The story of the prodigals is told in Luke 15. Jesus uses the story to expose the self-righteous behavior of the religious people contrasted with the lavish, reckless, unconditional love of the Father for those who have wandered away. The cliff notes version of the story can be found in Tuesday’s blog post.
The older brother found it impossible to rejoice when his younger brother returned home. Doing so seemed irresponsible to him after his brother’s wasteful extravagant use of their father’s wealth. He put himself in the place of judge, determining that his younger brother did not deserve to be celebrated. What would make it so difficult for him to see past the wandering, rejoicing that his brother was home again? It is helpful to carefully read the complaint he registered with his father.
28“The older brother was angry and wouldn’t go in. His father came out and begged him, 29but he replied, ‘All these years I’ve slaved for you and never once refused to do a single thing you told me to. And in all that time you never gave me even one young goat for a feast with my friends.Luke 15:28-29
The older son wasn’t taking advantage of his sonship; he saw himself as slave in his father’s house. When I live according to a lie – I am a slave – I will not experience the depth of Father’s love for me. Jesus said, “I no longer call you slaves, because a master doesn’t confide in his slaves. Now you are my friends, since I have told you everything the Father told me.” (John 15:15)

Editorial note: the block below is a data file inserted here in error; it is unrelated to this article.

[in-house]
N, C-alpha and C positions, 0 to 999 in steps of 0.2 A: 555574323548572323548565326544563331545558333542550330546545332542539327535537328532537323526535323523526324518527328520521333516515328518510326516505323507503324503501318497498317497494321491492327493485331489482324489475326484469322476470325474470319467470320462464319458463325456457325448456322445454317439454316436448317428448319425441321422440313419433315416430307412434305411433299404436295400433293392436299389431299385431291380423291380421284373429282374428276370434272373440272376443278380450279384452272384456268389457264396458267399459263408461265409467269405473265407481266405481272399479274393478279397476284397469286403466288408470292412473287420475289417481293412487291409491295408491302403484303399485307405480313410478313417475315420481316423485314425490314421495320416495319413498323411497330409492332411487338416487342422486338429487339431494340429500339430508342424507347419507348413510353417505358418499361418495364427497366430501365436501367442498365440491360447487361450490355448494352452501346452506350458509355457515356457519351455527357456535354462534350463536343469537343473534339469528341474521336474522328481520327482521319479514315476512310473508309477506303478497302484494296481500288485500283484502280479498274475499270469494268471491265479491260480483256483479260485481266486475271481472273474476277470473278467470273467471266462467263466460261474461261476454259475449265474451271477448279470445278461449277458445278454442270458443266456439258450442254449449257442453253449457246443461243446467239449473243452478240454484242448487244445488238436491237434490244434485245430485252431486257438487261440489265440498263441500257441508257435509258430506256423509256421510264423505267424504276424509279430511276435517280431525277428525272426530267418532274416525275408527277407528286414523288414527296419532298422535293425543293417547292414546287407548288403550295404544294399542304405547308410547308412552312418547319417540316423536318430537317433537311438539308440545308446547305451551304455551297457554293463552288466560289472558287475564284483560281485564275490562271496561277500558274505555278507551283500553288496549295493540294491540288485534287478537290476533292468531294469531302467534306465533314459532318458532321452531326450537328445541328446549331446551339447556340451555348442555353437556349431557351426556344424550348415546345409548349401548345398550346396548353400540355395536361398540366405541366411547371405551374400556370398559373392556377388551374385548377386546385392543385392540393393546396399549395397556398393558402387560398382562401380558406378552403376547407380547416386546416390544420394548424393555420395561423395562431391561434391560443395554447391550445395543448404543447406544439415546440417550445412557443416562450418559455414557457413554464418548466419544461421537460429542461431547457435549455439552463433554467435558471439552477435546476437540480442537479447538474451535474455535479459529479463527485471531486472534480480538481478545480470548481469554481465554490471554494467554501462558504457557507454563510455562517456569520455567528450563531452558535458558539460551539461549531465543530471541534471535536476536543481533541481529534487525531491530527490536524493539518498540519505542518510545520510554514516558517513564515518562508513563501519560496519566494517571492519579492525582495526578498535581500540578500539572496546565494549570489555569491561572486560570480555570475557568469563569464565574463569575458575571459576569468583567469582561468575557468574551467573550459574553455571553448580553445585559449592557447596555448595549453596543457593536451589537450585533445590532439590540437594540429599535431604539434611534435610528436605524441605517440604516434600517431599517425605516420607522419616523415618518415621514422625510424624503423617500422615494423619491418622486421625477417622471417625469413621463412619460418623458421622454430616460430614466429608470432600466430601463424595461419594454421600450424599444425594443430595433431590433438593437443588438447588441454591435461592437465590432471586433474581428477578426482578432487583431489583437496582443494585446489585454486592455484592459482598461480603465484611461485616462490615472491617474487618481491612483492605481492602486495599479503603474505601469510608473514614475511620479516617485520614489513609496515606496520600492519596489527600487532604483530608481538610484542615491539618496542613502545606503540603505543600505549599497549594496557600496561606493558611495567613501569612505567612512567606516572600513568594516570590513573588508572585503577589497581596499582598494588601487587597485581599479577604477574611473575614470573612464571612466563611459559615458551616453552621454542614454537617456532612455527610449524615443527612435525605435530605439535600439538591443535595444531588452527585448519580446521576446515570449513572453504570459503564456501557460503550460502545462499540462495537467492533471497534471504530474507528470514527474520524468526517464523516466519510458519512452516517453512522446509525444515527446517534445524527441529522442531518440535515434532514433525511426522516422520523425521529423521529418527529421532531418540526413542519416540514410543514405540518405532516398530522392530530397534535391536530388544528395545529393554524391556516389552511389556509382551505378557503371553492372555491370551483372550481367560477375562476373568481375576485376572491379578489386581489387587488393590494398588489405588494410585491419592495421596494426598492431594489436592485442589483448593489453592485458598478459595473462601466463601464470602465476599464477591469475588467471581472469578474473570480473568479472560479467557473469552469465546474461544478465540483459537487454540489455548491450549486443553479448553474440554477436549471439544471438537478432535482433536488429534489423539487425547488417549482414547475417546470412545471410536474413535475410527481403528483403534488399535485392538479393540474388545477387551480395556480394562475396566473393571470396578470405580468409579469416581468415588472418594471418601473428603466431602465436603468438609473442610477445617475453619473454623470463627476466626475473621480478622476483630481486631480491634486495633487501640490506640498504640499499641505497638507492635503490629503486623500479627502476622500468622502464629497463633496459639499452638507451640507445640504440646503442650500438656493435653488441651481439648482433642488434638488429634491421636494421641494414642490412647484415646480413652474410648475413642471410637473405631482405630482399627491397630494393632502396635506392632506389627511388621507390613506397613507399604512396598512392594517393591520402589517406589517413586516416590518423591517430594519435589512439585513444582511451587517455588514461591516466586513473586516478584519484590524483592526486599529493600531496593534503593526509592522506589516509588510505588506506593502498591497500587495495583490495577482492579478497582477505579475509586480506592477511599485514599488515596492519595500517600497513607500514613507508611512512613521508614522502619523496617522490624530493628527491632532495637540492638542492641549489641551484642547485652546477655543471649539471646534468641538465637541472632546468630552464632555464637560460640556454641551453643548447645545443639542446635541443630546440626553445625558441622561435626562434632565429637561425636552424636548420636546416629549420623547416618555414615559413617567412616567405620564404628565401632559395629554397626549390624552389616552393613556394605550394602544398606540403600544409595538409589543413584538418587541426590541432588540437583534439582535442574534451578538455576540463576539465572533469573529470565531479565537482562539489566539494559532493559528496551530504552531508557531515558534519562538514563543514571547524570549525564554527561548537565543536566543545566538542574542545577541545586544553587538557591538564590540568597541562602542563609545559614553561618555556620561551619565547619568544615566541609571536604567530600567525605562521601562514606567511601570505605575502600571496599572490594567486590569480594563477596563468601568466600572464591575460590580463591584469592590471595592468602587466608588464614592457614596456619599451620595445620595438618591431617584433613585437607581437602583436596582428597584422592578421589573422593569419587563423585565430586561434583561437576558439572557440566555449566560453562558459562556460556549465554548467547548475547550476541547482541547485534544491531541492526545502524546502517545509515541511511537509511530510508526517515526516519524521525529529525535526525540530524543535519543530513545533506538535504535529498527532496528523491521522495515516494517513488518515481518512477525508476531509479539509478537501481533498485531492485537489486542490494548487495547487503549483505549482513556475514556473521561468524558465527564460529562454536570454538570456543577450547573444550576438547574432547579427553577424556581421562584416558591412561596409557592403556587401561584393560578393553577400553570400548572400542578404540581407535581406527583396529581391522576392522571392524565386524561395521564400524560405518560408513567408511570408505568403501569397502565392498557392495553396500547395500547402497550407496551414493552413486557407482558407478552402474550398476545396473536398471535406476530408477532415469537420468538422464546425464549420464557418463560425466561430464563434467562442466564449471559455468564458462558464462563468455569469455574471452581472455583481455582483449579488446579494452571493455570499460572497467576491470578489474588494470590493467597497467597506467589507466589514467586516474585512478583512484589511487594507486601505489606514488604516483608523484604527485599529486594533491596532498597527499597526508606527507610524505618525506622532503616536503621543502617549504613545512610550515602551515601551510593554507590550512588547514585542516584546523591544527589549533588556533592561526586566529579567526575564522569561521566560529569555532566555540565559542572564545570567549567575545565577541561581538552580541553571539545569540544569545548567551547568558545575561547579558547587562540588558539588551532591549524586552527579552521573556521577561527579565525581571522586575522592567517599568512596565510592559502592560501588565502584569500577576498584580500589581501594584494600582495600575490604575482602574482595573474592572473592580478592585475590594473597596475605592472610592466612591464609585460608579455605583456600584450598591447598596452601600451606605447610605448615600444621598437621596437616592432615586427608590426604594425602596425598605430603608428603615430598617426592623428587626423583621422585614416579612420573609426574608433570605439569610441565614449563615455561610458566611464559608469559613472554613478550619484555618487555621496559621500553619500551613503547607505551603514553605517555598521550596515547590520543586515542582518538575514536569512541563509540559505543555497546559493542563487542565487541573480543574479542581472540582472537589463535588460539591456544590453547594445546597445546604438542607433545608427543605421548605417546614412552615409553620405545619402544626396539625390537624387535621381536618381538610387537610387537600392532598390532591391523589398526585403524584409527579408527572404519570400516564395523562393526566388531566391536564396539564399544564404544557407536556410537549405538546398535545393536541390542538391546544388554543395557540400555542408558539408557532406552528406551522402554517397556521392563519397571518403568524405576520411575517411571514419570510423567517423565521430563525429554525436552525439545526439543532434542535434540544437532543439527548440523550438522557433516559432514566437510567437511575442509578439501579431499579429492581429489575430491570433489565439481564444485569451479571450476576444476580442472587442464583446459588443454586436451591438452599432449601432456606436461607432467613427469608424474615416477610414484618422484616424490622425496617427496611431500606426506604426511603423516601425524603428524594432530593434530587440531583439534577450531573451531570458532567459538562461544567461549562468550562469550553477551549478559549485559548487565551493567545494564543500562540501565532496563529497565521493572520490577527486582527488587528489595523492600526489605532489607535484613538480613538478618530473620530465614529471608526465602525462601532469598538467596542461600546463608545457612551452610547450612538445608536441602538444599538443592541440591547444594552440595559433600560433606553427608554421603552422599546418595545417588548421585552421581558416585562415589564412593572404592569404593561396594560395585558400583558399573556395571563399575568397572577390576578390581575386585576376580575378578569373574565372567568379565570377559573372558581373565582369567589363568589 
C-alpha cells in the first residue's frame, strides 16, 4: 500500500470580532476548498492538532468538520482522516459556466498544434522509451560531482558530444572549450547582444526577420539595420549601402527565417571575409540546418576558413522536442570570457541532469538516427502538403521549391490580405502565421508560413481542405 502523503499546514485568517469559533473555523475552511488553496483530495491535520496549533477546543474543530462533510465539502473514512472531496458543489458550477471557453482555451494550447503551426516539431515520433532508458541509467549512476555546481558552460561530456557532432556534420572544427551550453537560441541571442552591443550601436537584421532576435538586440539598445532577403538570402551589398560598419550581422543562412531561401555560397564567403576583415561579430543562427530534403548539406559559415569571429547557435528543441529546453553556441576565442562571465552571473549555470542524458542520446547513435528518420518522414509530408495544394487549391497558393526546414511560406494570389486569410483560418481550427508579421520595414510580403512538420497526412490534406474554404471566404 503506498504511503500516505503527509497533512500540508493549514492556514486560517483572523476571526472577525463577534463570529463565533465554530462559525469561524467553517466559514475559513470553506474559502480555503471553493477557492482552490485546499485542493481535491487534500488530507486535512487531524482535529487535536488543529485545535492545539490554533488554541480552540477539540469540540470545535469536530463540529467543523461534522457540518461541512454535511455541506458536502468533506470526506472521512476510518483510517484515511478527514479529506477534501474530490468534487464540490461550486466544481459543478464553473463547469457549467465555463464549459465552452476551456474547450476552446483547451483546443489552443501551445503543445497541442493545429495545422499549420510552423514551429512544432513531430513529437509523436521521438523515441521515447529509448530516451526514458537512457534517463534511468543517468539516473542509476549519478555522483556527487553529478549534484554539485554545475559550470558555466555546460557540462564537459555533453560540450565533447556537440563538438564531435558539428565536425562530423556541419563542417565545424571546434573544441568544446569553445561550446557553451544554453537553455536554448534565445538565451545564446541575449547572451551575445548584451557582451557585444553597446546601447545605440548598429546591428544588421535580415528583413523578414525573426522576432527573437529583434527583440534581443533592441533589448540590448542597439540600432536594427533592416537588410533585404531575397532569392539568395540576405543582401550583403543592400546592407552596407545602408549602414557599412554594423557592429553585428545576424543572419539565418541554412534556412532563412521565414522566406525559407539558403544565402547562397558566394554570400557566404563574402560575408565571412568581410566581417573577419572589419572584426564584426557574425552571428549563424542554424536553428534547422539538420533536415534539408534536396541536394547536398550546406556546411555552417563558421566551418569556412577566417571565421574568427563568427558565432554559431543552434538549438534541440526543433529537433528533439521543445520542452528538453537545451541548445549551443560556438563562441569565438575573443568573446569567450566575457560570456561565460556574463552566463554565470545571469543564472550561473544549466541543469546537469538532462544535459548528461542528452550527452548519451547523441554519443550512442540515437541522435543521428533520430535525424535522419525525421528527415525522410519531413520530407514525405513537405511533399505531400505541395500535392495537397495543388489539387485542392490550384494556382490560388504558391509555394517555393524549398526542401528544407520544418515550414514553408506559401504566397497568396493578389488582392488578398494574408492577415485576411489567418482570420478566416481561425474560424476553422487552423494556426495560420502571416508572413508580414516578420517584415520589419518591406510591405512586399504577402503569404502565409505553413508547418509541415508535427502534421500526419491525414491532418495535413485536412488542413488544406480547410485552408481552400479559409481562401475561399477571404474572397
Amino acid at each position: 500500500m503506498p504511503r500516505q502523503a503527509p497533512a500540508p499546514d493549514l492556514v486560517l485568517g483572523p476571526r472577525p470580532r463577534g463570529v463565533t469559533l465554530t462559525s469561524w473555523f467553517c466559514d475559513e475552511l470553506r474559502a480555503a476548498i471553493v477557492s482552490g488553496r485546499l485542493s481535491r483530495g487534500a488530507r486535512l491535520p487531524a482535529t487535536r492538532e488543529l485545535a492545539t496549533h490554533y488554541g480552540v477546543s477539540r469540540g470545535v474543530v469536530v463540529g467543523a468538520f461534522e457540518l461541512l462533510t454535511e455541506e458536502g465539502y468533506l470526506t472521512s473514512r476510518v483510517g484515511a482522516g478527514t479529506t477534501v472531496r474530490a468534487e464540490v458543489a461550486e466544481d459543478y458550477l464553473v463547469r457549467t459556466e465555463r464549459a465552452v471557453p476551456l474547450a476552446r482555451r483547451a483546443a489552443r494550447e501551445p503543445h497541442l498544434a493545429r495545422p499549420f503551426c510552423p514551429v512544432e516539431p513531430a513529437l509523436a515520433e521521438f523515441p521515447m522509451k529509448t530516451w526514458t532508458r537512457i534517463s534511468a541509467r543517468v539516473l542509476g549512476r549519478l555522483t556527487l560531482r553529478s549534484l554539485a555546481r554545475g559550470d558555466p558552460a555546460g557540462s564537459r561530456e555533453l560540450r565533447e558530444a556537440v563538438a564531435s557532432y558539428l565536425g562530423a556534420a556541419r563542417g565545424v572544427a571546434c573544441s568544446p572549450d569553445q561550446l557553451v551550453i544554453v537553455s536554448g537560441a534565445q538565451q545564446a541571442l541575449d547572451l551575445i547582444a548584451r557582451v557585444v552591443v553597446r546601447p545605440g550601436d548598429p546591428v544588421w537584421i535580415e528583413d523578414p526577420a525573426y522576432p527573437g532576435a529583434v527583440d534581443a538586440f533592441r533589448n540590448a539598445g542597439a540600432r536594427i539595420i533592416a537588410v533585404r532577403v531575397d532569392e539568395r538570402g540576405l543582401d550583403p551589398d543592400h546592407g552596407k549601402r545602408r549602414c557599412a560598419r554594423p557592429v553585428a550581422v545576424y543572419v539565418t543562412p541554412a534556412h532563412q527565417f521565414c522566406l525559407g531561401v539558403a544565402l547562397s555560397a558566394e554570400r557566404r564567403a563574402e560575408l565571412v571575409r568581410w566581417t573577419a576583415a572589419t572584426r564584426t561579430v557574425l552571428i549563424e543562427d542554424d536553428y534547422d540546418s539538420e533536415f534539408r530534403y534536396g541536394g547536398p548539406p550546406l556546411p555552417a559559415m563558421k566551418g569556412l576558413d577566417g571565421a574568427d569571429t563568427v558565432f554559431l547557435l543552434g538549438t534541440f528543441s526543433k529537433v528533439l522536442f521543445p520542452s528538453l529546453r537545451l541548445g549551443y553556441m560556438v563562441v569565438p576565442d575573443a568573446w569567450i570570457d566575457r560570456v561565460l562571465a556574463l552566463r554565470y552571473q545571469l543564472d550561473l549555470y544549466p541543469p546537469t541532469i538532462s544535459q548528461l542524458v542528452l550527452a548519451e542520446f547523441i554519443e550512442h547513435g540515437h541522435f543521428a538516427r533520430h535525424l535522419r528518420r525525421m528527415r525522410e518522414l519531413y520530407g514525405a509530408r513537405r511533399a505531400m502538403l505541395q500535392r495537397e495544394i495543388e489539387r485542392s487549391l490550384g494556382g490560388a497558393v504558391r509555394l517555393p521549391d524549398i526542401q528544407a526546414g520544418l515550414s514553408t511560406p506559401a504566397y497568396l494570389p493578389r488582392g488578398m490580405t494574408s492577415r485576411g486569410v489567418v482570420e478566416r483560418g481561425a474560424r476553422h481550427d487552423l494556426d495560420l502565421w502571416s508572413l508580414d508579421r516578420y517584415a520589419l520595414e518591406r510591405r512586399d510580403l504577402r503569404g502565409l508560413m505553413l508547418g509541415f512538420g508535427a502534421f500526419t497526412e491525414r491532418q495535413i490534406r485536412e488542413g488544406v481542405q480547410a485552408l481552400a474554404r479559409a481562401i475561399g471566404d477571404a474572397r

Paul reiterates the same concept in his letter to the church in Rome. He says, “So you have not received a spirit that makes you fearful slaves. Instead, you received God’s Spirit when he adopted you as his own children. Now we call him, ‘Abba, Father.’ For his Spirit joins with our spirit to affirm that we are God’s children.” (Romans 8:15)
The older son saw himself not as a friend or a son, but as a fearful slave. He didn’t enjoy the benefits afforded to him as a child of the father; rather, he lived a dutiful, responsible life getting the required work done. Perhaps he focused on not being like his younger brother, but he missed the point of relationship. Notice what the father has to say to him.
31“His father said to him, ‘Look, dear son, you have always stayed by me, and everything I have is yours.Luke 15:31
There are certainly benefits of living next to the Father. Everything he has is mine. But all of that will be worthless if I don’t live in the truth of his love for me. I won’t access it. Obedient legalism will be the trademark of my life rather than outrageous joyful service. Wallowing in perceived neglect, I am unable to celebrate or rejoice in the good things that come to others.
The difficulty doesn’t really lie in whether or not others deserve God’s goodness, forgiveness and love. It stems from my own perception of my position with the Father.
Certainly developing the discipline of celebrating others will help, but that is only a symptom of a deeper issue. Pause and ask the Holy Spirit to show you the lie you are believing. Do you see yourself as obligated to serve the Father? Are you a slave or a dearly loved child? How have you neglected to access the blessings of God because you are dutifully serving rather than joyfully responding to the love of Father?